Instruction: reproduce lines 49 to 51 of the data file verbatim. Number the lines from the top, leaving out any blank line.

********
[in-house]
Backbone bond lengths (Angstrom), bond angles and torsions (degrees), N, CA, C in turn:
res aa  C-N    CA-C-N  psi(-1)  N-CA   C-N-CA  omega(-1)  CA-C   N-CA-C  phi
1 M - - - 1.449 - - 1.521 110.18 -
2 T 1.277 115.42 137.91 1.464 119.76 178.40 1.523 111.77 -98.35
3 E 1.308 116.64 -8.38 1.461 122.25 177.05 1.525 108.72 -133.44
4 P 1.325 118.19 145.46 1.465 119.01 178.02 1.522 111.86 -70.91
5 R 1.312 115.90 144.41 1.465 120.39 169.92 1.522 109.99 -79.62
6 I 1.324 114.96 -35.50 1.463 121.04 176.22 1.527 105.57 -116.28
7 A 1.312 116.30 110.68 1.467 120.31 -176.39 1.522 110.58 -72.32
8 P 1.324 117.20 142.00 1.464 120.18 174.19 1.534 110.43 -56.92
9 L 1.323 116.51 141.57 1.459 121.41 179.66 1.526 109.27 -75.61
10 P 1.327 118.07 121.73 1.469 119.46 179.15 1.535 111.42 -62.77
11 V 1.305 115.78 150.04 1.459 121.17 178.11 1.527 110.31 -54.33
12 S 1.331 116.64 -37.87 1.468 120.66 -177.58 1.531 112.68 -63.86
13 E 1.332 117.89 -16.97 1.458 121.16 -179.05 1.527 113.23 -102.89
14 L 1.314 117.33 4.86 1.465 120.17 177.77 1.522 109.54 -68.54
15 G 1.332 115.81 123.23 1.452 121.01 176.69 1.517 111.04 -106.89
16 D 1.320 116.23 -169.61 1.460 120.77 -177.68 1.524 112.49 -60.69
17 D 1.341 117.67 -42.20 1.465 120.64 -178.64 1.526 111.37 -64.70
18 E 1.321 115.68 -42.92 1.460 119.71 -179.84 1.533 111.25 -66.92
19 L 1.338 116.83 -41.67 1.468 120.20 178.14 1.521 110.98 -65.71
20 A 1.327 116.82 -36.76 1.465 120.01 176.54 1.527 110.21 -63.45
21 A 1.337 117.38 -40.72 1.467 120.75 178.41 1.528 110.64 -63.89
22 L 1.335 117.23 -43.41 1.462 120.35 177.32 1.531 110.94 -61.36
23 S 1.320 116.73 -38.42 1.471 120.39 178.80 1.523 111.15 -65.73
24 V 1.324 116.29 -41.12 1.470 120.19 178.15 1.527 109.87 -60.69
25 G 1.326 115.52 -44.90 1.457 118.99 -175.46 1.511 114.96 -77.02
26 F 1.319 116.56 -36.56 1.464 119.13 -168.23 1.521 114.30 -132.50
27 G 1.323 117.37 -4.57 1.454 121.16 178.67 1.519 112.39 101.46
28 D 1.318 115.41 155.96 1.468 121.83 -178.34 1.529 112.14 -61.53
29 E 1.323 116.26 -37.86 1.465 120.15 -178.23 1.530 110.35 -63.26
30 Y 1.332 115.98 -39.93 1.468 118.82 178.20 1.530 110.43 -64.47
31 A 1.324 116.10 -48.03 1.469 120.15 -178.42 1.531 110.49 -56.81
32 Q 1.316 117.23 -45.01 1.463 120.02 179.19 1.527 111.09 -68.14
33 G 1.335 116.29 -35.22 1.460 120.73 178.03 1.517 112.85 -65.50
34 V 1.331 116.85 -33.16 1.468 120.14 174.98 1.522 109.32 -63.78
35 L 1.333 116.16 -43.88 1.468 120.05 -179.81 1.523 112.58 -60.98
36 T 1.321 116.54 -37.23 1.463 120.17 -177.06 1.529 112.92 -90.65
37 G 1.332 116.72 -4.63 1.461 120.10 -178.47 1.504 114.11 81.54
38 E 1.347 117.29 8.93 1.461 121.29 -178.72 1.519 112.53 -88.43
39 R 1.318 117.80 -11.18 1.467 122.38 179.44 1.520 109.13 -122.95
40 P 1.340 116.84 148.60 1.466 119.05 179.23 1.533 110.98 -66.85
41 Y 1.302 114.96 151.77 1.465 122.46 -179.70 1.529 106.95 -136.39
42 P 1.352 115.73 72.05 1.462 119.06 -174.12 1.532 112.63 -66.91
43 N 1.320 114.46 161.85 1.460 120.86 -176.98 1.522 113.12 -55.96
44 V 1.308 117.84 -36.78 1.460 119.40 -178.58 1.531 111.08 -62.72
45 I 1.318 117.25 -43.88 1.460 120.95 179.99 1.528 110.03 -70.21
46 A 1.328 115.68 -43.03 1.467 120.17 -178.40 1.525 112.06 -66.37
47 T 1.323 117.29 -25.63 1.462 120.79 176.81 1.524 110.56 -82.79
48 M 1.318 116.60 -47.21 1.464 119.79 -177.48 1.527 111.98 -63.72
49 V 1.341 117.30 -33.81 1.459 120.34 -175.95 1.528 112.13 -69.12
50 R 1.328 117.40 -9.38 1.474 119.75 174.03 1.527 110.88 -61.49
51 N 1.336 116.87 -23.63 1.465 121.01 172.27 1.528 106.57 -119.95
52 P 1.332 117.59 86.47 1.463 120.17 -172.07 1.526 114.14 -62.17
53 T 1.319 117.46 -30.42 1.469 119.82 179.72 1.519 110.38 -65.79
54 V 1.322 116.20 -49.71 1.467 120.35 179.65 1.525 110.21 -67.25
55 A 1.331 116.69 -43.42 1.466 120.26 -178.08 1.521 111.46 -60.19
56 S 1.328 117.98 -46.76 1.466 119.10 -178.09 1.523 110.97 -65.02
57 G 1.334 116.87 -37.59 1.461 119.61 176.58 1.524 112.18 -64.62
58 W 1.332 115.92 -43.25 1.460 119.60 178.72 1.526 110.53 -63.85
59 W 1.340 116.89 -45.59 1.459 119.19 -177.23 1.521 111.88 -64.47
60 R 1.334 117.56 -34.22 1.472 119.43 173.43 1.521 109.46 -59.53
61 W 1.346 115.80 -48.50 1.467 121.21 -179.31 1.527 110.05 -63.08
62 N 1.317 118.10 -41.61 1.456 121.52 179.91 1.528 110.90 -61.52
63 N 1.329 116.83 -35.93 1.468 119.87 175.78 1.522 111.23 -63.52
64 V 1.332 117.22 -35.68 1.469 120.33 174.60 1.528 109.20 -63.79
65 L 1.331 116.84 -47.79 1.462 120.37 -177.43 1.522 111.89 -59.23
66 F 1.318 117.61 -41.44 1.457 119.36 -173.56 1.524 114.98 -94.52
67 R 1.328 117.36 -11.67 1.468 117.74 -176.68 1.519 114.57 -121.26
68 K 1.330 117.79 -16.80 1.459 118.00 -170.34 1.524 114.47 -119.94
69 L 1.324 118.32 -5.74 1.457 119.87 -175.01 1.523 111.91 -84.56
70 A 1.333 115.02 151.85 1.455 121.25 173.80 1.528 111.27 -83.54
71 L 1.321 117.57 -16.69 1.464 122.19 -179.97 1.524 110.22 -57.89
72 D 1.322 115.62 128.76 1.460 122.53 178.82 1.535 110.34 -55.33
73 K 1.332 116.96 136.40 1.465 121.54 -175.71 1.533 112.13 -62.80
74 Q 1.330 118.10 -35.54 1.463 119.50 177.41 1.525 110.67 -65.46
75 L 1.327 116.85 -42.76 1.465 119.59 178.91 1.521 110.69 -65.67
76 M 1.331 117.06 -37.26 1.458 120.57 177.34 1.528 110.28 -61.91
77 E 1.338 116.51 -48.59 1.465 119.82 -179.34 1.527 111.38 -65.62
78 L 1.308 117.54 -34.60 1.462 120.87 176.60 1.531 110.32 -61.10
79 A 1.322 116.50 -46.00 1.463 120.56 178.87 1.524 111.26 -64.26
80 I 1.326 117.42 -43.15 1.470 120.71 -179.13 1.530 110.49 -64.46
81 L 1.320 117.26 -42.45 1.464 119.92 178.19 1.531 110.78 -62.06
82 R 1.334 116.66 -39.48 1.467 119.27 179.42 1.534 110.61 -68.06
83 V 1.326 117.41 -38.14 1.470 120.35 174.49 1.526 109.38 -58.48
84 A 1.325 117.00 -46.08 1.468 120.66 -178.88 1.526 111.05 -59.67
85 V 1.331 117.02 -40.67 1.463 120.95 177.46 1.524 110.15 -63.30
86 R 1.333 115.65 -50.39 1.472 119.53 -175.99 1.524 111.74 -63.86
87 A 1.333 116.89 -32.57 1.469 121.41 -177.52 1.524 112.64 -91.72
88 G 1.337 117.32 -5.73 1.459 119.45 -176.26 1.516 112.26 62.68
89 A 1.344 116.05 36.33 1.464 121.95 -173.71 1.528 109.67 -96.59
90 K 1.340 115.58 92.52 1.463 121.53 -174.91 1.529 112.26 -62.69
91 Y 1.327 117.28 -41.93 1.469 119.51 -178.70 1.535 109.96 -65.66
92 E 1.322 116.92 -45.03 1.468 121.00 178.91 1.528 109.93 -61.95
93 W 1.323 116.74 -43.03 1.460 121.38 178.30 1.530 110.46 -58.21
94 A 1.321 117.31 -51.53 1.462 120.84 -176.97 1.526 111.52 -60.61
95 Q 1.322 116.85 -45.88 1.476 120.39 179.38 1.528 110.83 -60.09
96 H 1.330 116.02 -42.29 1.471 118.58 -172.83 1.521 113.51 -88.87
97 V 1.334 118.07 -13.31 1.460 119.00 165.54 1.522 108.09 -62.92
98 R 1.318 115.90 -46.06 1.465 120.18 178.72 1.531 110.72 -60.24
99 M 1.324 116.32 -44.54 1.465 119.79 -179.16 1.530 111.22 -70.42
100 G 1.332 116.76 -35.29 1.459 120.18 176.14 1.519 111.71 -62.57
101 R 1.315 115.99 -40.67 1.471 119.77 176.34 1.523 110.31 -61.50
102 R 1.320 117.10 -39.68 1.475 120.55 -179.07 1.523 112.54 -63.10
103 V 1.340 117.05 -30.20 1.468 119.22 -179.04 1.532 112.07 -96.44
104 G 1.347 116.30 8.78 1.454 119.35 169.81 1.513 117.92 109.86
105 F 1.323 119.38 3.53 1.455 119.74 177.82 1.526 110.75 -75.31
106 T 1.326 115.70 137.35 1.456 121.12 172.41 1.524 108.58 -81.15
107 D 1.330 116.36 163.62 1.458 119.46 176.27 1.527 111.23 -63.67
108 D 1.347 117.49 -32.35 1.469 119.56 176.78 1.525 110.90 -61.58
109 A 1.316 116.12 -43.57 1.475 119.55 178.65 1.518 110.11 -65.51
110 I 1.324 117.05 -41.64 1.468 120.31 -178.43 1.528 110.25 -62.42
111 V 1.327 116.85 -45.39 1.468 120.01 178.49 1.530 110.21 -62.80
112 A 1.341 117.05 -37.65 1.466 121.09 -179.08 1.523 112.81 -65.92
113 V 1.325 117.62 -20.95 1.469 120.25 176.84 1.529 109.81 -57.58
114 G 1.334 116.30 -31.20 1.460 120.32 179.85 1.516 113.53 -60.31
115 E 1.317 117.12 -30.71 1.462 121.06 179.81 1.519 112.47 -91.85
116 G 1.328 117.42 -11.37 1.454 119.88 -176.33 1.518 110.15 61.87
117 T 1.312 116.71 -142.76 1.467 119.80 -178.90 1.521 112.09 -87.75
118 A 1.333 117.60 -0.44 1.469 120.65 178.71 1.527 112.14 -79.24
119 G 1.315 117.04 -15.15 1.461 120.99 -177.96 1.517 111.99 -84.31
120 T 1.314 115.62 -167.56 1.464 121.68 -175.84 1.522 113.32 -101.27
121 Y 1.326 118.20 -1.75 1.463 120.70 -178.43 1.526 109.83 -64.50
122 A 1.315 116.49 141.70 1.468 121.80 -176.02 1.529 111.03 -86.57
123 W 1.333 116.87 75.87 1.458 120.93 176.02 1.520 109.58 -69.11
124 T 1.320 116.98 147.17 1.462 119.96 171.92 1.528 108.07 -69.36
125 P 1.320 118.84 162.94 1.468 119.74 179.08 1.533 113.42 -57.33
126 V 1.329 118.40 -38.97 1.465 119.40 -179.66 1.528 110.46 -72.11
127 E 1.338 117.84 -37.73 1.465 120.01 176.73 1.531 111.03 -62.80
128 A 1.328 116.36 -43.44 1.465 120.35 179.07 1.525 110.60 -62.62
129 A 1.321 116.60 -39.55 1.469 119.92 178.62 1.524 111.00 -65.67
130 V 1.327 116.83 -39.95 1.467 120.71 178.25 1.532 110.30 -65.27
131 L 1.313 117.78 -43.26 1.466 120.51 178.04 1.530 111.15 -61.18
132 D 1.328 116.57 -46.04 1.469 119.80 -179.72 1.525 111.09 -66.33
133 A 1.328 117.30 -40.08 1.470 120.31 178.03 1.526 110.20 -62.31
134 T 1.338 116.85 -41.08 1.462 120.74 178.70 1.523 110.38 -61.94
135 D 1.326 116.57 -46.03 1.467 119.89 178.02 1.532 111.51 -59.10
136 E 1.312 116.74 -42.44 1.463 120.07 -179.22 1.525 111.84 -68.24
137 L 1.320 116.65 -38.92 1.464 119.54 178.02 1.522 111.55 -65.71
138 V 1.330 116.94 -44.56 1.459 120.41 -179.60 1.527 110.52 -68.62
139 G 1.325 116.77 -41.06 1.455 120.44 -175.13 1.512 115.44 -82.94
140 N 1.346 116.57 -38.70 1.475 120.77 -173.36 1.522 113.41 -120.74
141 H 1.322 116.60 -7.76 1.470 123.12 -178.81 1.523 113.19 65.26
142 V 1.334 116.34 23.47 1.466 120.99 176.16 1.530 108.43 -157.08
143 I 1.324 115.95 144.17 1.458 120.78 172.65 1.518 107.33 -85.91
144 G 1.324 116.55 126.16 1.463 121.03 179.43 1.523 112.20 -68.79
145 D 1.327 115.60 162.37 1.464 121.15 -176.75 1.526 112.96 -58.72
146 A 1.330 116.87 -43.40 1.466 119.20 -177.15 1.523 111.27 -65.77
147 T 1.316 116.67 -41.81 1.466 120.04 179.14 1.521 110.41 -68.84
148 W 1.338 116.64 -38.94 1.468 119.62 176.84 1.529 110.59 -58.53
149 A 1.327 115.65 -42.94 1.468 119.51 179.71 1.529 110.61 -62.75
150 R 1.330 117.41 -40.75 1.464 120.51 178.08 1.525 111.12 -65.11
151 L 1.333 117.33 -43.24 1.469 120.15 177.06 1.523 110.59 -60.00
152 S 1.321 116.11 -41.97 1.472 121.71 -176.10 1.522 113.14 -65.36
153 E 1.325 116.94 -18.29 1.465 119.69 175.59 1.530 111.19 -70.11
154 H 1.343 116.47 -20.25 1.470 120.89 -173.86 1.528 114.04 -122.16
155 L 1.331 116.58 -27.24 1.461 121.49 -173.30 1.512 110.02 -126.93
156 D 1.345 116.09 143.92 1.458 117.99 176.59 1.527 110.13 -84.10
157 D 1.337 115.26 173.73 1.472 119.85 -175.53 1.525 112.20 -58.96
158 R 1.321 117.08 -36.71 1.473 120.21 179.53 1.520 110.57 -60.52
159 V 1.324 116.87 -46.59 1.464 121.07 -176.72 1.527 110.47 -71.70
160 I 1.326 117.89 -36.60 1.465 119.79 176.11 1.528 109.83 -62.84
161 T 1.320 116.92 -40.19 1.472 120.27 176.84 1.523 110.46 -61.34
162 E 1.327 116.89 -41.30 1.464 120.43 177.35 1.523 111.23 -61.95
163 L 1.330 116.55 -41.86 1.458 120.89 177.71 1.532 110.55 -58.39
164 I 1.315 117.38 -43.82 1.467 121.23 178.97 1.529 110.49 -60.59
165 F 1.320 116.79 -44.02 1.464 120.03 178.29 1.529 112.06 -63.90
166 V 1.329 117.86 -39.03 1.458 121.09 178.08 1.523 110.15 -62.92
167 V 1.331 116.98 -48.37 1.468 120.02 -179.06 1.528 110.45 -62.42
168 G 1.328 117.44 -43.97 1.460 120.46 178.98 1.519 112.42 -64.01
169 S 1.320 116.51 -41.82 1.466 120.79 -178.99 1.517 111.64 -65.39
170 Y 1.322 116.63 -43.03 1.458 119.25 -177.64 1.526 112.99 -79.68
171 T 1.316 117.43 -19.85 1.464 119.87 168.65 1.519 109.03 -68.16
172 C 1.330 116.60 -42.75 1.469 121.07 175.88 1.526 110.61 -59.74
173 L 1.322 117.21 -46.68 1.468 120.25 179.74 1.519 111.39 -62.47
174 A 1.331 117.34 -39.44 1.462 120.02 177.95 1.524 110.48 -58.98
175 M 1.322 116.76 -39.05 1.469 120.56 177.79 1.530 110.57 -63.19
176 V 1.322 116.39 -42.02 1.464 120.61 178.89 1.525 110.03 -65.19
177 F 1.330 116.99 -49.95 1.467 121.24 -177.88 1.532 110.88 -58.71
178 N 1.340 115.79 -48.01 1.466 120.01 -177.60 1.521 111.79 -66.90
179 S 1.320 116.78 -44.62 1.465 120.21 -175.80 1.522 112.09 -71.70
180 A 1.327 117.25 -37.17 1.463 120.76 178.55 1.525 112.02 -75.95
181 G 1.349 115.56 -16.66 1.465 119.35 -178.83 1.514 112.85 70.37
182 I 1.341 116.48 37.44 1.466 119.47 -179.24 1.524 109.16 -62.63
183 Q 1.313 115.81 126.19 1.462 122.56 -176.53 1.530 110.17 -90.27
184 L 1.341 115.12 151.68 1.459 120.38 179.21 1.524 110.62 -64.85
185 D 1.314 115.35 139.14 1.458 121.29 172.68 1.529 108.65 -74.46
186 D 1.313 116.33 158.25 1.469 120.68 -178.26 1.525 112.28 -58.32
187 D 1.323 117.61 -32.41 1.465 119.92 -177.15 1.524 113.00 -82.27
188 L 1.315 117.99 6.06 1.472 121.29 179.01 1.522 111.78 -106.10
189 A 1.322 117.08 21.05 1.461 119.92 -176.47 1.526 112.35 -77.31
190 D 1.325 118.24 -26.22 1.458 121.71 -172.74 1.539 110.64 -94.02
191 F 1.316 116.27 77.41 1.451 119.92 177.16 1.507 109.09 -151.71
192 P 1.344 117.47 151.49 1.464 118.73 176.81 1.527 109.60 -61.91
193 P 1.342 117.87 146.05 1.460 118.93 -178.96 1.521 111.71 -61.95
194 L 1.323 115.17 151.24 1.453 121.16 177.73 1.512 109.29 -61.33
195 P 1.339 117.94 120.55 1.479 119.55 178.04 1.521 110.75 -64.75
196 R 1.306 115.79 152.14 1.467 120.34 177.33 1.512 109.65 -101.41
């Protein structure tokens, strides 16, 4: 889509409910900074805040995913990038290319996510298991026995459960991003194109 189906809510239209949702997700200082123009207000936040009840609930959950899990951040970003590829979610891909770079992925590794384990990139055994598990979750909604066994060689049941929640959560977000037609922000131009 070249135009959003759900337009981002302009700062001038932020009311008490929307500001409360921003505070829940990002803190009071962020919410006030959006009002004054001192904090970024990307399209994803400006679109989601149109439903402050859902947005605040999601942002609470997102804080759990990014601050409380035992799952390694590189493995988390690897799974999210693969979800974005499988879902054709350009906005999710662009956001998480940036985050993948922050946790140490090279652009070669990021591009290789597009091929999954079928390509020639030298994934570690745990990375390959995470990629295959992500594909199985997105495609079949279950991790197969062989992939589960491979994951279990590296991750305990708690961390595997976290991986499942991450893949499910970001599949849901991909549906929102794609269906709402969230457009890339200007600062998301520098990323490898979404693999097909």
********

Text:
46 A 1.328 115.68 -43.03 1.467 120.17 -178.40 1.525 112.06 -66.37
47 T 1.323 117.29 -25.63 1.462 120.79 176.81 1.524 110.56 -82.79
48 M 1.318 116.60 -47.21 1.464 119.79 -177.48 1.527 111.98 -63.72